Foreclosures help drive U.S. home prices down

The Baltimore Sun

Home prices fell in nearly nine out of every 10 U.S. cities in the fourth quarter of last year as low-cost foreclosures flooded the market and the housing market's decline spread nationwide.

The National Association of Realtors said yesterday that median sales prices of existing homes declined in 134 out of 153 metropolitan areas compared with the corresponding period in 2007. Sales fell in all but six states.

Nationwide, the median sales price was $180,100, down 12.4 percent from a year ago. But price declines of 30 percent or more were found in much of California, plus parts of Michigan, Florida, Arizona and Nevada. The biggest drop, of more than 50 percent, was in Fort Myers, Fla.

In the Baltimore area, prices declined 5.5 percent to $260,100, compared with a year ago. Median prices were down 16.9 percent to $96,900 in Cumberland.

President Barack Obama visited Fort Myers this week in an effort to sell his economic rescue package, which lawmakers are preparing to send to his desk by today.

The states in which sales rose - Nevada, California, Arizona, Florida, Minnesota and Virginia - are places where buyers have been able to snap up foreclosed homes at a bargain. For the year, sales more than doubled in Nevada, rose 85 percent in California, and nearly 43 percent in Arizona.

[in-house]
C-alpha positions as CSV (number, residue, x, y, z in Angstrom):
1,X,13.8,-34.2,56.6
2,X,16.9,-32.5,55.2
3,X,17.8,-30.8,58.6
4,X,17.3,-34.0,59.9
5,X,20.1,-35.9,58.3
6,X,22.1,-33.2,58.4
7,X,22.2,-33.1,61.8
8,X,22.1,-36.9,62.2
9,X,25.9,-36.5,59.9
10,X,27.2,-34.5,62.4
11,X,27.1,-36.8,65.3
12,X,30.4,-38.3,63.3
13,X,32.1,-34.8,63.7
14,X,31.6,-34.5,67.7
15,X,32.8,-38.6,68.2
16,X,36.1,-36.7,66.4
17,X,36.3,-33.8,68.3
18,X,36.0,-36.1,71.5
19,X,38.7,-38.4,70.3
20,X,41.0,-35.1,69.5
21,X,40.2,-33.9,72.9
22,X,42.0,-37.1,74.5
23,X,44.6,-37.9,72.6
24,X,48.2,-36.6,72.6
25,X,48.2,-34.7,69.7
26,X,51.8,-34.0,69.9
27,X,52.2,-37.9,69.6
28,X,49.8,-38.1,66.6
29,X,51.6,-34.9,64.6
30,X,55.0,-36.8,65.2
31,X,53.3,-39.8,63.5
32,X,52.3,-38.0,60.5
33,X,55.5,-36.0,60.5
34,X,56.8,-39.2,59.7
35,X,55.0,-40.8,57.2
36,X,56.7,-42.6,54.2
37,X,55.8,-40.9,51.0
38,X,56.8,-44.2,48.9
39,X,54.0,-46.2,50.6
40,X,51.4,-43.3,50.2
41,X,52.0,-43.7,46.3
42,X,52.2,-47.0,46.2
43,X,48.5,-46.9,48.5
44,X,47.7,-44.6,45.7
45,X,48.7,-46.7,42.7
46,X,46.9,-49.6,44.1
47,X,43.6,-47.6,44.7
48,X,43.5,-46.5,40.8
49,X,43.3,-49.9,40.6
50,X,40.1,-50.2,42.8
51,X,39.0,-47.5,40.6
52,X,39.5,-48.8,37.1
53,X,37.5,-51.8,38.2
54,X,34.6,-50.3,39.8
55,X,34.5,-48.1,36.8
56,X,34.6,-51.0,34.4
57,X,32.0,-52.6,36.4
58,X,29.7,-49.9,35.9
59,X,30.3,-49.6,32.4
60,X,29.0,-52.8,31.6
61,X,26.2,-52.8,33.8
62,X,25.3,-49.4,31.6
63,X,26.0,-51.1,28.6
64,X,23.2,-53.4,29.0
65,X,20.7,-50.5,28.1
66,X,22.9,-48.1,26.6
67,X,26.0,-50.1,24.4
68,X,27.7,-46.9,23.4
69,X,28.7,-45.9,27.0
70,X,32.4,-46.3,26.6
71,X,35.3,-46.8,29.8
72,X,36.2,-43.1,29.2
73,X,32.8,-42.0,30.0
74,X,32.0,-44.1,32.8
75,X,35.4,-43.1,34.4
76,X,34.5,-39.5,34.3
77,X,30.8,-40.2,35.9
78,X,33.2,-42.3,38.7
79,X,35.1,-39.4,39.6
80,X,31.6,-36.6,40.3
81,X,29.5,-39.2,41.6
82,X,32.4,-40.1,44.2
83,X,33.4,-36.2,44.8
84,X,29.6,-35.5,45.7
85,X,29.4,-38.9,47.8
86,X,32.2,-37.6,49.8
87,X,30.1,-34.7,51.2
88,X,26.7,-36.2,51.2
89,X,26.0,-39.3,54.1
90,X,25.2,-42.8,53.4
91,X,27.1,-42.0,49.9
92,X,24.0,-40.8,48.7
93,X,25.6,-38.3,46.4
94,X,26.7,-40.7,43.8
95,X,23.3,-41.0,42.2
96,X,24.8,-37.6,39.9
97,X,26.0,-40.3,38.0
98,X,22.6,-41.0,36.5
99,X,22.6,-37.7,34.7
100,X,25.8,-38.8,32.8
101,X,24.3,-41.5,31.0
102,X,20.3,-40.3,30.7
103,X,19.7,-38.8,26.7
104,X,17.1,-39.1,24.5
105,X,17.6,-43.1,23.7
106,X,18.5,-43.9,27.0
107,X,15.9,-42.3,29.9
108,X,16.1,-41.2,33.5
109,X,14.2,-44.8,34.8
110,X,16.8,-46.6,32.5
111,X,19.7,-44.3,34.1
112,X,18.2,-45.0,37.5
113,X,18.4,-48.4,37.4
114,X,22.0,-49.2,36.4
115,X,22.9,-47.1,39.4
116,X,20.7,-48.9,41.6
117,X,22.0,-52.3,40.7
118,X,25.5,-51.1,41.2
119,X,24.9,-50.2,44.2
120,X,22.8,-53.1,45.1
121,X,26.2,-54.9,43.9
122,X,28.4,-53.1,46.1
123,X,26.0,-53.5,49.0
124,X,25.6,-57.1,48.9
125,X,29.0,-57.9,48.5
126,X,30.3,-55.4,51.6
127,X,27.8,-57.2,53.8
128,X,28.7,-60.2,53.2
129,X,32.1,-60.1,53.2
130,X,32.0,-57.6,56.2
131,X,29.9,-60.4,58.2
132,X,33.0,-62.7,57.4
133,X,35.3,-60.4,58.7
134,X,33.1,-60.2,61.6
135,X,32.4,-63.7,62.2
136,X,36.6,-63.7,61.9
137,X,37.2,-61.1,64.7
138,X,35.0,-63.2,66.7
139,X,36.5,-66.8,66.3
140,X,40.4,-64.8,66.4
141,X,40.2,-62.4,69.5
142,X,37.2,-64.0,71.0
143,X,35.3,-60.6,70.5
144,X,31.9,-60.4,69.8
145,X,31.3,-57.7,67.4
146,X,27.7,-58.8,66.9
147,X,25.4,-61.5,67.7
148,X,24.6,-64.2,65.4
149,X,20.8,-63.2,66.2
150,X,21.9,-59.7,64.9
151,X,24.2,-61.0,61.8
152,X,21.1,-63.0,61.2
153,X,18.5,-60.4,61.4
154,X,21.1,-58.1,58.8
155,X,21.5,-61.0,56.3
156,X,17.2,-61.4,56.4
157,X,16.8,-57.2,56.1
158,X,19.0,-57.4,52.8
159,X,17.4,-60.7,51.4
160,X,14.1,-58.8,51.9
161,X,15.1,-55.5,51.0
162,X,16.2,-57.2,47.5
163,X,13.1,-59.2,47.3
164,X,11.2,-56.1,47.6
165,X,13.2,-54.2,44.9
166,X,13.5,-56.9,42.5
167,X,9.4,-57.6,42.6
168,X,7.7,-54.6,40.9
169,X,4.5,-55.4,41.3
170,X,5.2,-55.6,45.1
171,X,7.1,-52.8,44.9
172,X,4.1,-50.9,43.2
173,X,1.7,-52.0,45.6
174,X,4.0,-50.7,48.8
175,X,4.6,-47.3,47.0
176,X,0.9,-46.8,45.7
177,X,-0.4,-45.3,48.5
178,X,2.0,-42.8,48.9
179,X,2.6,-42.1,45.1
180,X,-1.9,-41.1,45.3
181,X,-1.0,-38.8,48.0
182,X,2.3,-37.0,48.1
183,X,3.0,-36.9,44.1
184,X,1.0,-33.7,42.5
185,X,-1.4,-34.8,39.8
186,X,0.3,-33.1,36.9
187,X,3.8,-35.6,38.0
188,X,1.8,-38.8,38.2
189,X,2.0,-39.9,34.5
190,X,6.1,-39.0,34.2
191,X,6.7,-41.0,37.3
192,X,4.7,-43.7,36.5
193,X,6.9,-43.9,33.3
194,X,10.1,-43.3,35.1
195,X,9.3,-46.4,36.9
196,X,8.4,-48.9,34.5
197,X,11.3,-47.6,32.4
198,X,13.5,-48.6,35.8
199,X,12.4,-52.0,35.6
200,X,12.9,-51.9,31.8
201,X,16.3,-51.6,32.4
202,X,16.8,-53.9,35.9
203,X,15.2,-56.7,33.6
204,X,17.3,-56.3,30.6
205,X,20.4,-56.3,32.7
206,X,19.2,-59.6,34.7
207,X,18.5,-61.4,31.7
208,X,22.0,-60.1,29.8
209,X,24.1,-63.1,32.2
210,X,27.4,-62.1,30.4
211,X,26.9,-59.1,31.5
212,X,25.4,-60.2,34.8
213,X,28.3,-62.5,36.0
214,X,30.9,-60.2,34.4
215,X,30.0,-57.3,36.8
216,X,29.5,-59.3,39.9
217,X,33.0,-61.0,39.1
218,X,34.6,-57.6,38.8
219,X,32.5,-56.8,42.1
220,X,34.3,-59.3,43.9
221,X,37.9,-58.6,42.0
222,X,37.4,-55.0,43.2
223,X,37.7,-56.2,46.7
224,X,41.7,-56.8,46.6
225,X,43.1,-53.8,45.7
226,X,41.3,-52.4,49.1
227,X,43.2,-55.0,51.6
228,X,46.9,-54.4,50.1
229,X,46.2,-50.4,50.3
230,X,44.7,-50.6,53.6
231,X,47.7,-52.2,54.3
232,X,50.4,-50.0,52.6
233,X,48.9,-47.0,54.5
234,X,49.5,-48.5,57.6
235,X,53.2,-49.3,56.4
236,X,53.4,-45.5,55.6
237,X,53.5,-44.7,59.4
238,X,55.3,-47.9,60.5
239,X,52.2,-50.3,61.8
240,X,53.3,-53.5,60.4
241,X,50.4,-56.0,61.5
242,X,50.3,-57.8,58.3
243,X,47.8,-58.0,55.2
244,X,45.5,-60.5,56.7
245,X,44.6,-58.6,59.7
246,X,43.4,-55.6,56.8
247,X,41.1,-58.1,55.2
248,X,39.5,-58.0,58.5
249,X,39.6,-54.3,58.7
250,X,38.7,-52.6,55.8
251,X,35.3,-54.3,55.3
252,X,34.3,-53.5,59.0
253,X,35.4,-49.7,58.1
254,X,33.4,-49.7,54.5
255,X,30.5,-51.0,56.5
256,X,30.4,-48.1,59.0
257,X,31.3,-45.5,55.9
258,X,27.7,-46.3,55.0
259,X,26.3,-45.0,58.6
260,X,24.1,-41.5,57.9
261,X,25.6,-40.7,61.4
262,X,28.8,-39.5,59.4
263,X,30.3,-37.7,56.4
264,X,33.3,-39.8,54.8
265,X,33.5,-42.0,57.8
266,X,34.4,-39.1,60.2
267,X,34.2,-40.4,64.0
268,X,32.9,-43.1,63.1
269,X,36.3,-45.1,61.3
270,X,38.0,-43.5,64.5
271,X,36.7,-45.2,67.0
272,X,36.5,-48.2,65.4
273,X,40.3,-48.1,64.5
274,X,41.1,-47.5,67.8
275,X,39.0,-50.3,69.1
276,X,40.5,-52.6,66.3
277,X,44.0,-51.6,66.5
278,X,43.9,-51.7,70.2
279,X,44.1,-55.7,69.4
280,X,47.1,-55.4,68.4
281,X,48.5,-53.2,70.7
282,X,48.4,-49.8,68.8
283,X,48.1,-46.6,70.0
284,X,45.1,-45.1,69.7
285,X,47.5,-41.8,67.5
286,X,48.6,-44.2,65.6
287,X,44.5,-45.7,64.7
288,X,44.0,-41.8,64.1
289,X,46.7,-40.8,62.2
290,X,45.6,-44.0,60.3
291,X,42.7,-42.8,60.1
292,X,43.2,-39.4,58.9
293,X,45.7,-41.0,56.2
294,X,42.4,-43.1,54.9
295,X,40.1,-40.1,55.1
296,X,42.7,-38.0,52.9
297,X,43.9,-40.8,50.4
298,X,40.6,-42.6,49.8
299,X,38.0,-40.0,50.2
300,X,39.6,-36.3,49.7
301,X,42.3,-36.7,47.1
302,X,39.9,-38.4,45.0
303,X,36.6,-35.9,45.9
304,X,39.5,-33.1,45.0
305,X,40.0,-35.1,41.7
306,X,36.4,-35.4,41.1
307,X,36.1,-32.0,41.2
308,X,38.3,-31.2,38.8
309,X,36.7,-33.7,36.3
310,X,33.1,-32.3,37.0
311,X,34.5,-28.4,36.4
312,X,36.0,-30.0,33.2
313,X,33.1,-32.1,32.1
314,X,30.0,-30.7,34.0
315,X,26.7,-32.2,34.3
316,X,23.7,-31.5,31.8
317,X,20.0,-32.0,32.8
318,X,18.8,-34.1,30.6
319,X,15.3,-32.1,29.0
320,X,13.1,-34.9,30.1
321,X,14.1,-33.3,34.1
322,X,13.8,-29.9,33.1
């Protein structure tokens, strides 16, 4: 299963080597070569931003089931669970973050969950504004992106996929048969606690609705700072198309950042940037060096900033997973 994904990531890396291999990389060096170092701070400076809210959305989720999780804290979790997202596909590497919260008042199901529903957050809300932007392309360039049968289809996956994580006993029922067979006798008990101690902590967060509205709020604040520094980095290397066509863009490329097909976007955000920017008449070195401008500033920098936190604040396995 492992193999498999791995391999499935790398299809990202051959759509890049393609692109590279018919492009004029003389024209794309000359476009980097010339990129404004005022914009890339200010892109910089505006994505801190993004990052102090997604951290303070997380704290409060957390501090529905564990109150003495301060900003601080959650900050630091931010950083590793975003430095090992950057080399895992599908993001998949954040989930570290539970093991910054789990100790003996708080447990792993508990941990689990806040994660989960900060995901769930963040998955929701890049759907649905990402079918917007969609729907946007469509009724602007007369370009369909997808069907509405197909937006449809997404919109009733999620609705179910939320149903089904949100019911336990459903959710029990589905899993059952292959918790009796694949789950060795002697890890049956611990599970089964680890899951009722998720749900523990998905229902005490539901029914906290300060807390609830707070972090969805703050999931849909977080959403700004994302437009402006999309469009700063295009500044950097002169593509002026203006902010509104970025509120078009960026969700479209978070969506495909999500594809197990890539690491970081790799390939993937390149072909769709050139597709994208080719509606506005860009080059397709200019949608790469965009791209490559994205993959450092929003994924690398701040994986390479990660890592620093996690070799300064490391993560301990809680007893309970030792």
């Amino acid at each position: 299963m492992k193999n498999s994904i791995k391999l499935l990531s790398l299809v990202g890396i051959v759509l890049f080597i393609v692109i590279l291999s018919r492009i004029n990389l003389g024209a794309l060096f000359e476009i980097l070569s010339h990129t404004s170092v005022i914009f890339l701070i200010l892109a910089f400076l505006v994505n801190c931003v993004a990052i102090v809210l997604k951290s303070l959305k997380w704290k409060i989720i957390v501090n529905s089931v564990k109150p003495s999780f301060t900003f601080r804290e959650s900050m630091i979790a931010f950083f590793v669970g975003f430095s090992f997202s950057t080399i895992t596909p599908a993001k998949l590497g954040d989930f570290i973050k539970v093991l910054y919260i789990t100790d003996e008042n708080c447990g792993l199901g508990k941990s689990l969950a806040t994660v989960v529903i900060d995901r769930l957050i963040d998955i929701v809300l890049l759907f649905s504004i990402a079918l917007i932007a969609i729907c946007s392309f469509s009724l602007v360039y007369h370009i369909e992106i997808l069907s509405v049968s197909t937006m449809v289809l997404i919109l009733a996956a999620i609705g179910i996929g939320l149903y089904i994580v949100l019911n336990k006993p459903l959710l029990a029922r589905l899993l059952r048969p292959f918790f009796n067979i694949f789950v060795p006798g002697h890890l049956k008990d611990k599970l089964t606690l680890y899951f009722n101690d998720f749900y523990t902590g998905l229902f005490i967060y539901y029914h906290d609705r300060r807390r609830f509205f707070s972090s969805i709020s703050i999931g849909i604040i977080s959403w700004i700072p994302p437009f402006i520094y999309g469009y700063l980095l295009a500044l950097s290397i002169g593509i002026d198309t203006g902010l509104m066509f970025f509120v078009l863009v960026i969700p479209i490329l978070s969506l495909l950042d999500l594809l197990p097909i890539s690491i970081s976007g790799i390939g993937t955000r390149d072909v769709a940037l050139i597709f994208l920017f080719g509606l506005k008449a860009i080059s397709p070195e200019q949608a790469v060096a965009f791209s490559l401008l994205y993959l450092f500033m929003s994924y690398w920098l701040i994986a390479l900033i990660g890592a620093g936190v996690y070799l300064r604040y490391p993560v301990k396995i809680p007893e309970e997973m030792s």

"We see a pattern of strong sales gains, particularly in lower-price homes, in areas with price declines resulting from foreclosures," Lawrence Yun, the trade group's chief economist, said in a prepared statement.

In California and Florida, sales of distressed properties accounted for about two-thirds of all sales, compared with about 45 percent nationally.

In Maryland, sales fell 15 percent last year, according to the data.

A separate report released earlier this week about the Baltimore area showed sales and prices plummeted in January compared with a year earlier. The average sales price in the city and five surrounding counties fell to $265,768 last month, or more than 10 percent, Metropolitan Regional Information Systems Inc. said. Sales plummeted by more than 21 percent, to just over 1,000 homes sold during the month, the Rockville-based real estate listing service said.

A nasty brew of strict lending standards, falling home values, soaring foreclosures and a severe recession is filtering through the housing market.

Nationwide, more than 274,000 homes received at least one foreclosure-related notice in January, according to RealtyTrac Inc., an Irvine, Calif.-based foreclosure listing service. That was down 10 percent from December, but still up 18 percent from January a year ago. The numbers would have been higher if not for efforts to stall the foreclosure process. More than 2 million American homeowners faced foreclosure proceedings last year.

PRICES FALLING

Regional median sales price of existing family homes in the fourth quarter of 2008 and percentage change from a year earlier:

United States ......................... $180,100 ..... down 12.4%

Baltimore- Towson .............. $260,100 ....... down 5.5%

Cumberland ............................ $ 96,900 .... down 16.9%

Philadelphia- Camden, N.J.-

Wilmington, Del .................... $212,500 ..... down 6.3%

Richmond, Va. ...................... $199,400 ... down 11.7%

Washington ........................... $295,100 ... down 26.2%

Source: National Association of Realtors

Copyright © 2021, The Baltimore Sun, a Baltimore Sun Media Group publication | Place an Ad
45°